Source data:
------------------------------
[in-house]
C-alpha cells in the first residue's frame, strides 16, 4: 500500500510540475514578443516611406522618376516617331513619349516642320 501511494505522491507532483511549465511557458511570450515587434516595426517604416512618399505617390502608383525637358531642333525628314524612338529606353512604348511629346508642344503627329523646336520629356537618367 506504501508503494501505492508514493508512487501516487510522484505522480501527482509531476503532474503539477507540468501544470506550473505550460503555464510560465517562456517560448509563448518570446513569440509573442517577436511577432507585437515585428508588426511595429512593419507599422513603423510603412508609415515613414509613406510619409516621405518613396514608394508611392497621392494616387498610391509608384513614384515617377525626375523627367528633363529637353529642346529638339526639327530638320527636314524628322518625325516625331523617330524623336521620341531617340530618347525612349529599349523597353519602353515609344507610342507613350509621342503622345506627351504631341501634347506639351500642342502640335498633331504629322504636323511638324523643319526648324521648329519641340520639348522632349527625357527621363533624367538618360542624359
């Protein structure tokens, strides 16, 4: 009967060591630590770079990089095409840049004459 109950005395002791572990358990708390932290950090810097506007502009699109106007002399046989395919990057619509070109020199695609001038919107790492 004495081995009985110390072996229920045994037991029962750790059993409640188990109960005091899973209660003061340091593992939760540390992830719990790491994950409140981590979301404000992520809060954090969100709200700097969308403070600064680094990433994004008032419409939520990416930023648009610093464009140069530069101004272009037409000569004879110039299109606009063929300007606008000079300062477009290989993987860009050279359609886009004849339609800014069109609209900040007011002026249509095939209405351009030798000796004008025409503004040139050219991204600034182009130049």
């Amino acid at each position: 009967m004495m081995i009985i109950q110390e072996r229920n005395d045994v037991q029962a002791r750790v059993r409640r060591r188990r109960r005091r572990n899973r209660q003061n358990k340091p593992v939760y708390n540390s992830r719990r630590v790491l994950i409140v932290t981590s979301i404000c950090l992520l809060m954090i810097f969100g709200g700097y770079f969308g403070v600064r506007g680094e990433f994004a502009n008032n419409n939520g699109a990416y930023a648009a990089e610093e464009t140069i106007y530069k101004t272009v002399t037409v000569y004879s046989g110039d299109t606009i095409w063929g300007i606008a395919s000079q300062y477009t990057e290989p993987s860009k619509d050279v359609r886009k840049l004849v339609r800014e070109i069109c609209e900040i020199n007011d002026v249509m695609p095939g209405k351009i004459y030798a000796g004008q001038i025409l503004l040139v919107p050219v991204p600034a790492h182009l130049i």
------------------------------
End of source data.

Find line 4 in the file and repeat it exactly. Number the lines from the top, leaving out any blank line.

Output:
């Amino acid at each position: 009967m004495m081995i009985i109950q110390e072996r229920n005395d045994v037991q029962a002791r750790v059993r409640r060591r188990r109960r005091r572990n899973r209660q003061n358990k340091p593992v939760y708390n540390s992830r719990r630590v790491l994950i409140v932290t981590s979301i404000c950090l992520l809060m954090i810097f969100g709200g700097y770079f969308g403070v600064r506007g680094e990433f994004a502009n008032n419409n939520g699109a990416y930023a648009a990089e610093e464009t140069i106007y530069k101004t272009v002399t037409v000569y004879s046989g110039d299109t606009i095409w063929g300007i606008a395919s000079q300062y477009t990057e290989p993987s860009k619509d050279v359609r886009k840049l004849v339609r800014e070109i069109c609209e900040i020199n007011d002026v249509m695609p095939g209405k351009i004459y030798a000796g004008q001038i025409l503004l040139v919107p050219v991204p600034a790492h182009l130049i």